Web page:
Colorado resumes look at new oil, gas rules
DENVER ” Colorado regulators resumed deliberations Tuesday on controversial new rules for oil and gas drilling after officials proposed a concession to the energy industry.
The Oil and Gas Conservation Commission is writing tougher rules at the direction of the Legislature, addressing concerns about property rights, public health and the environment amid Colorado’s natural gas boom.
Last week, commission staffers suggested dropping a proposal that could have restricted drilling for up to 90 days in the winter to protect wildlife habitat and birthing and breeding grounds.
The restrictions would have taken effect if energy companies couldn’t agree with state experts on ways to reduce drilling’s impact on wildlife.
Companies and trade groups said that would amount to an annual moratorium that could idle thousands of workers, drive down production and reduce state and local tax revenue.
Industry representatives pored through the new suggestion Monday but weren’t ready to declare victory.
Despite the proposed change, “It appears that we’re heading down the road to having the most restrictive regulatory regime in the country,” said Meg Collins, president of the trade group Colorado Oil and Gas Association.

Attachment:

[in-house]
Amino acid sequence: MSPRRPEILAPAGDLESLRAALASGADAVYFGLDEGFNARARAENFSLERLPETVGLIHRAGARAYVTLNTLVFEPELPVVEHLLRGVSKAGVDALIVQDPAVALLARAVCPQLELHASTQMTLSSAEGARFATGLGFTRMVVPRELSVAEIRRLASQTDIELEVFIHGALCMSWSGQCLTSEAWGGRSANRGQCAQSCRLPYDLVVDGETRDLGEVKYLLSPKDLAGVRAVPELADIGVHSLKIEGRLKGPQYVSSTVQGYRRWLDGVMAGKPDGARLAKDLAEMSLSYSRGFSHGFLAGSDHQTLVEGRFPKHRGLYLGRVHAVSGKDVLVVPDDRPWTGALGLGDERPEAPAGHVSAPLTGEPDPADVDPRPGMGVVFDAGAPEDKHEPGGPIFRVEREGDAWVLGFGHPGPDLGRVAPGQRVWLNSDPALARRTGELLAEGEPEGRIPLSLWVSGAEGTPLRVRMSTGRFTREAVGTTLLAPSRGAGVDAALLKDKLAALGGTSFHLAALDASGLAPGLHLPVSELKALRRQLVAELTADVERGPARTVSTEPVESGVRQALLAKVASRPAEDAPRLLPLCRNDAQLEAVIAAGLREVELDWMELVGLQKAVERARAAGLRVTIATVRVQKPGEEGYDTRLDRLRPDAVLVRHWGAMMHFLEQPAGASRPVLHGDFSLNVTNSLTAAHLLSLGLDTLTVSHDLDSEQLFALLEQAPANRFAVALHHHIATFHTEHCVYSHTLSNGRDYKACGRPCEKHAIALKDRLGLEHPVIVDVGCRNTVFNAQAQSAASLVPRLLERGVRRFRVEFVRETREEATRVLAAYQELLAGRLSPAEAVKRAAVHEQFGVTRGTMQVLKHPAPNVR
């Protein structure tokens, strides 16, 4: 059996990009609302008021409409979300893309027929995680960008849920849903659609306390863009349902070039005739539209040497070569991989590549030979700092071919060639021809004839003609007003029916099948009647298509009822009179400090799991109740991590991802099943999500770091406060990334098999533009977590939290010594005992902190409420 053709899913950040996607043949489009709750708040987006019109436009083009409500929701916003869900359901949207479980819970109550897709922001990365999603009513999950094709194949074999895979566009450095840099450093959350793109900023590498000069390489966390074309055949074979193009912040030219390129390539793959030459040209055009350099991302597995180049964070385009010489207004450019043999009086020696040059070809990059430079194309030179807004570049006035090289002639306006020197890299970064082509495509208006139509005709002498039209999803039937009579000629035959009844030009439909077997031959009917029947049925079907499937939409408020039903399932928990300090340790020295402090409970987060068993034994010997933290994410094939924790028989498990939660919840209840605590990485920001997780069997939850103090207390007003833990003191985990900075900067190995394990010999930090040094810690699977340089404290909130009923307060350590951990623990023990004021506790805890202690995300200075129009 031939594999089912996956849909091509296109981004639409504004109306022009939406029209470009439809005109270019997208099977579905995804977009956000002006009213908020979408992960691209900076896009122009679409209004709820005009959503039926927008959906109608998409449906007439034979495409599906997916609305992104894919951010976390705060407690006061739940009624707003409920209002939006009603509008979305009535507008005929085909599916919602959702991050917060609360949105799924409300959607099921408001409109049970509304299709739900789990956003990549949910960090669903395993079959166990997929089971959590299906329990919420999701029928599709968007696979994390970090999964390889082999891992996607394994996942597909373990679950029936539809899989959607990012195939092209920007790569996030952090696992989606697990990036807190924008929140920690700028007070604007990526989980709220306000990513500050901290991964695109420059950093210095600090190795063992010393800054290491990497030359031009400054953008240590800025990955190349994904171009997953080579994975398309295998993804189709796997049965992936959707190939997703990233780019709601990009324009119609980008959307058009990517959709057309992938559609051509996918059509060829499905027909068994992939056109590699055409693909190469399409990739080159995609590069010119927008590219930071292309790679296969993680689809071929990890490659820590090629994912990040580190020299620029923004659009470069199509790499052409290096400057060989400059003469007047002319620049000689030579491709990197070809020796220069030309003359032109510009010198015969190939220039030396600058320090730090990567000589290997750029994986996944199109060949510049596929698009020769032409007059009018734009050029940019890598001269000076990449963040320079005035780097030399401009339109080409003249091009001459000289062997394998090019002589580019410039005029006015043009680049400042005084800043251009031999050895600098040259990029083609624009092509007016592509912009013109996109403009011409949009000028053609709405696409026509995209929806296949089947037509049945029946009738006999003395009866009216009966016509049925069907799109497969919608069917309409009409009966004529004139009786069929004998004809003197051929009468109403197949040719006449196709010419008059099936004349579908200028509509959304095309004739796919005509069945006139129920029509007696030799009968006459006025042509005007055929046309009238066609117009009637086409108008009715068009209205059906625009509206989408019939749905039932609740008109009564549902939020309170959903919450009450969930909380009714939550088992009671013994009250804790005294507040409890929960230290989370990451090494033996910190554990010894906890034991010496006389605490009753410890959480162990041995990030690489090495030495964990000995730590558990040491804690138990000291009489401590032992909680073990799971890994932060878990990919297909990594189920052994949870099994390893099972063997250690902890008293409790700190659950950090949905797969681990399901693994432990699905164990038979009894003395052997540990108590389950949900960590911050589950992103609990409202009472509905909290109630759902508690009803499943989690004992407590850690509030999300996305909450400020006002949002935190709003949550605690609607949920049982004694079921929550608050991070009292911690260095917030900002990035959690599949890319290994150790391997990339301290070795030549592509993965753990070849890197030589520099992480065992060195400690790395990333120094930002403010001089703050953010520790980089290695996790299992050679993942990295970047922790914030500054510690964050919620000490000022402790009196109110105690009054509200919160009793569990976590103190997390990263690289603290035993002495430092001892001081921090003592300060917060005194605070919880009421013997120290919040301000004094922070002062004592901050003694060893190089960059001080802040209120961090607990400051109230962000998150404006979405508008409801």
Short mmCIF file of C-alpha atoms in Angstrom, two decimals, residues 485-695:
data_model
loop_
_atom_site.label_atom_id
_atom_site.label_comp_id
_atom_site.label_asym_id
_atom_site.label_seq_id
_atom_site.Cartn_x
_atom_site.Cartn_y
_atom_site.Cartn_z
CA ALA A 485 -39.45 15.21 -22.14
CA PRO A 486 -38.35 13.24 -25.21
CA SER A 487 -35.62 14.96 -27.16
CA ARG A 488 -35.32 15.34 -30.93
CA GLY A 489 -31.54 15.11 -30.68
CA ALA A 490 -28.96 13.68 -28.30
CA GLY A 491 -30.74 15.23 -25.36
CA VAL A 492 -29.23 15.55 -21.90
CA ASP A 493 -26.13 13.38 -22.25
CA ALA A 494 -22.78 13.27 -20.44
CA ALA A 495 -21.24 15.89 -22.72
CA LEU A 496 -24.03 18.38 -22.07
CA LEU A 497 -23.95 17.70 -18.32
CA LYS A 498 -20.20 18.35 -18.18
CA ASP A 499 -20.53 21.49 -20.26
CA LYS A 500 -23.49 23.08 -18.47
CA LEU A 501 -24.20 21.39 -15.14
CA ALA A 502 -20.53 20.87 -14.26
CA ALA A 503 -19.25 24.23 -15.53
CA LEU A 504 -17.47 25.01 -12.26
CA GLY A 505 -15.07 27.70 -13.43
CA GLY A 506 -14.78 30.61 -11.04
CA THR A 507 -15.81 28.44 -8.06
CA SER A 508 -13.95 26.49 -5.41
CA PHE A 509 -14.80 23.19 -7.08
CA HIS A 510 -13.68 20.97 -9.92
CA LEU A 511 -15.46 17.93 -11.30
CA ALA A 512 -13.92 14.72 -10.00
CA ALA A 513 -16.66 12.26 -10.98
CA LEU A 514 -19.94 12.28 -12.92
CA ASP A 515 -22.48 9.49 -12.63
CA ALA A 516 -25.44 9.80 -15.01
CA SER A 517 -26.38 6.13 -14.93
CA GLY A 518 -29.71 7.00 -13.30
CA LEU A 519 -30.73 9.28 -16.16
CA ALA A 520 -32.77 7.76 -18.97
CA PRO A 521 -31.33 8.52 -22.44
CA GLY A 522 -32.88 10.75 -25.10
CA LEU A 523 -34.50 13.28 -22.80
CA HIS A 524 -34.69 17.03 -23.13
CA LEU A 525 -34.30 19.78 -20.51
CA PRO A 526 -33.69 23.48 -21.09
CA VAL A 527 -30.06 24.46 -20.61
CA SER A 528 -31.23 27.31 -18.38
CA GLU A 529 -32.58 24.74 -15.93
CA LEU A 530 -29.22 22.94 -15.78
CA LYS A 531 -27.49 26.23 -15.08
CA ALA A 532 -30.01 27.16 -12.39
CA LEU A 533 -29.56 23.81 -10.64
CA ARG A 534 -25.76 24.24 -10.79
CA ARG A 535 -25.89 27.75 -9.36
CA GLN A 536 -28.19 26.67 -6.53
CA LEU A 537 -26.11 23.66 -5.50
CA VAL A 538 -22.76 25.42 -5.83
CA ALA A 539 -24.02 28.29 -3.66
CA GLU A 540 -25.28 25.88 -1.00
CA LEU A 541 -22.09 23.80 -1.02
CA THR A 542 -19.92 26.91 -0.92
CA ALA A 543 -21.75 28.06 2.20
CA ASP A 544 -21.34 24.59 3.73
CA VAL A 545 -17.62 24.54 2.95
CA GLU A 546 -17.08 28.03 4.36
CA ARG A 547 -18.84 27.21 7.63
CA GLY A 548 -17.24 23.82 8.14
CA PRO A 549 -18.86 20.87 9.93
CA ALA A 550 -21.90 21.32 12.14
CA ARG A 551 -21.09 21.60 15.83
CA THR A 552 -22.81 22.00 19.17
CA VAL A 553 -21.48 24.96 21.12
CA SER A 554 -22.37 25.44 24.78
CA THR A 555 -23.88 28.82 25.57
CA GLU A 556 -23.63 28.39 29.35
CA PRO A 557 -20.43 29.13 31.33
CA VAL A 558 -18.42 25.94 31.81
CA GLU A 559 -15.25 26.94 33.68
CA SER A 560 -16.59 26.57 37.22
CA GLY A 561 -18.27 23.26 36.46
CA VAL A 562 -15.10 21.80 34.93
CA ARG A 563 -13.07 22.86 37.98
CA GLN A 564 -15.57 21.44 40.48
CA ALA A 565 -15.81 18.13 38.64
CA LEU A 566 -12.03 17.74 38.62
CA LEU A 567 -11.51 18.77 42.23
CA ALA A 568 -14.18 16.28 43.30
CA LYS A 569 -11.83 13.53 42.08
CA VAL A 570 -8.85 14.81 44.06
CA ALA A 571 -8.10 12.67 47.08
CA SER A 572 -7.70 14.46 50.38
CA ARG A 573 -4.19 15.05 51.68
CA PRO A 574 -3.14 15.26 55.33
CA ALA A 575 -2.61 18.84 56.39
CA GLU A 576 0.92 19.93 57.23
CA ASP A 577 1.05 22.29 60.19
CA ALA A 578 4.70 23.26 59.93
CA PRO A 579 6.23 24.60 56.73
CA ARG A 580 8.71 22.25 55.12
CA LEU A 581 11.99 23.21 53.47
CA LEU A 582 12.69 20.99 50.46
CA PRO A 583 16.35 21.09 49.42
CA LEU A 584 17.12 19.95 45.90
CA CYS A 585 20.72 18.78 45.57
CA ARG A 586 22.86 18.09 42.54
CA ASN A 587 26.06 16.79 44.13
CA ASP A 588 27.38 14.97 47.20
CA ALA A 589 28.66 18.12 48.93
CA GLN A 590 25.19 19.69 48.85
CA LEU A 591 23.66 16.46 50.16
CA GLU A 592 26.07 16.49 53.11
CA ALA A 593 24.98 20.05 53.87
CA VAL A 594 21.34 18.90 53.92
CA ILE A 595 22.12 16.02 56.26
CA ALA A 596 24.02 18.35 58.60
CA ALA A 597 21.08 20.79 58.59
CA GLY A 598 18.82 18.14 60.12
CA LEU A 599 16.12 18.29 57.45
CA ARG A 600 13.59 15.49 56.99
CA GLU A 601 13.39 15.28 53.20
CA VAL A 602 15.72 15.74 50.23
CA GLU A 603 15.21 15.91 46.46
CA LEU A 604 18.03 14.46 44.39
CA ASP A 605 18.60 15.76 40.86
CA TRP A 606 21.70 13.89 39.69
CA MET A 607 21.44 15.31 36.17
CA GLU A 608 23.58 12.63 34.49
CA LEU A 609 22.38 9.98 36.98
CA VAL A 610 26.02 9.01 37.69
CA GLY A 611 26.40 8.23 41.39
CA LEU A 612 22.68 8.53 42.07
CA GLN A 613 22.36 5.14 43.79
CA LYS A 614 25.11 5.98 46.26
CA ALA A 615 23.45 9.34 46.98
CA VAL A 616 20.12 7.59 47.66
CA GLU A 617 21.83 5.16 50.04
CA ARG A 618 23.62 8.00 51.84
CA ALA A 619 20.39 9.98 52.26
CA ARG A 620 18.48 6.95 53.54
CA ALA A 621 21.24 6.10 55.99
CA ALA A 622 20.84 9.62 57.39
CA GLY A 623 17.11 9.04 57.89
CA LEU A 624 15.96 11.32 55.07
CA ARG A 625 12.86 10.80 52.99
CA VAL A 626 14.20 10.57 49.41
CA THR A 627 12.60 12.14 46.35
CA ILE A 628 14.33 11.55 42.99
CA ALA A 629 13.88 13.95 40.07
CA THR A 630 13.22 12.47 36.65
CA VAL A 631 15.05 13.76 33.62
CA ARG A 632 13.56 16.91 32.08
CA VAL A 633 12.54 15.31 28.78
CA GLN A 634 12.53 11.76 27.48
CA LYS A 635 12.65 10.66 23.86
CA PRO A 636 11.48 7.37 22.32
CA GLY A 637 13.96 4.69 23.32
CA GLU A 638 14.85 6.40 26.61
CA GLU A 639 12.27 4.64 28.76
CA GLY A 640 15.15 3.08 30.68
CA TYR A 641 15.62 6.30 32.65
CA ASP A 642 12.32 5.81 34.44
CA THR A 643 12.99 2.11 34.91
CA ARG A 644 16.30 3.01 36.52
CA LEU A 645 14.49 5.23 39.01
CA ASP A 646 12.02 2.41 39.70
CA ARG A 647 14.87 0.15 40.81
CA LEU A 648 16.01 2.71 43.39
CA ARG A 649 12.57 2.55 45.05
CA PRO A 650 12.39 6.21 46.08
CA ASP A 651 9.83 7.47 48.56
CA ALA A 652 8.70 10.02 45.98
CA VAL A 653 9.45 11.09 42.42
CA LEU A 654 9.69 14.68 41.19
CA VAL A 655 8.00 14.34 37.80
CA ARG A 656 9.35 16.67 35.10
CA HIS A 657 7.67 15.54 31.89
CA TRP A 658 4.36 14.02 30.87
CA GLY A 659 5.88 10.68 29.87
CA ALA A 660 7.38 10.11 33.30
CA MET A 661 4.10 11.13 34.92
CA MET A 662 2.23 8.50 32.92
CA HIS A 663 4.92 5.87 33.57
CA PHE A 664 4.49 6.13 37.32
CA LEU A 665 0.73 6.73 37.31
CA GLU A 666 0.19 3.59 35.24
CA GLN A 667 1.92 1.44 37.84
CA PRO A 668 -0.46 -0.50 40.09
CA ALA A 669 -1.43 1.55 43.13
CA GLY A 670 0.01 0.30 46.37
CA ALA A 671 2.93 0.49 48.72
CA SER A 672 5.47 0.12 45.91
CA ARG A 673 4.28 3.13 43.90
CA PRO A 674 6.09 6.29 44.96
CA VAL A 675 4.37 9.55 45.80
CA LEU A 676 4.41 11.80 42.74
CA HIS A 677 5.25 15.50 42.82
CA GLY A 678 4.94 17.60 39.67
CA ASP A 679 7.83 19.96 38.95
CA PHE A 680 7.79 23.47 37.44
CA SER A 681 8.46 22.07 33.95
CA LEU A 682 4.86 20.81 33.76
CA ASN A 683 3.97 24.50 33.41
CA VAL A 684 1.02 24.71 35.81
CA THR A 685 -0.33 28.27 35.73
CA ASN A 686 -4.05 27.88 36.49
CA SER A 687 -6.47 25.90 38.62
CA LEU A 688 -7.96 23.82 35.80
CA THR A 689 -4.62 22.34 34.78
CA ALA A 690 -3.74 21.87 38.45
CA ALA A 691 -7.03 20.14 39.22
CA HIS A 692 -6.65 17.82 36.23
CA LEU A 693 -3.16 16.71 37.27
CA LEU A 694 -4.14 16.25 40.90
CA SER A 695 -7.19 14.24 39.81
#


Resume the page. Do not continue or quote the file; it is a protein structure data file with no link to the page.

Michael Saul, an attorney for the National Wildlife Federation, said removing the possibility of seasonal drilling restrictions puts a lot of pressure on negotiations between industry and the state Division of Wildlife to find ways to protect wildlife.
“This is a process that has bent over backward to accommodate industry concerns,” Saul said.
“It’s too deferential to industry,” stated Steve Torbit, the group’s regional executive director.
Dave Neslin, acting director of the oil and gas commission, said staffers recommended eliminating the seasonal restrictions after discussions with the industry, environmentalists, local governments, landowners and others.
Torbit and Saul said they were optimistic about other provisions to minimize the effects on wildlife.
“Fundamentally, this is a huge step forward in establishing a consultation process with Division of Wildlife experts in the most sensitive wildlife habitats,” Saul said.
In cases where energy companies own the rights to minerals under someone else’s land ” a common situation known as a split estate ” surface owners would have to agree on drilling conditions before a permit could be issued. If no agreement is reached, the dispute would go the commission director or the entire commission.
Neslin said commission staff suggested postponing other issues, such as reclamation of developed land, to try to reach a consensus sooner
Saul and Torbit said they were concerned about deferral of protecting riparian areas.
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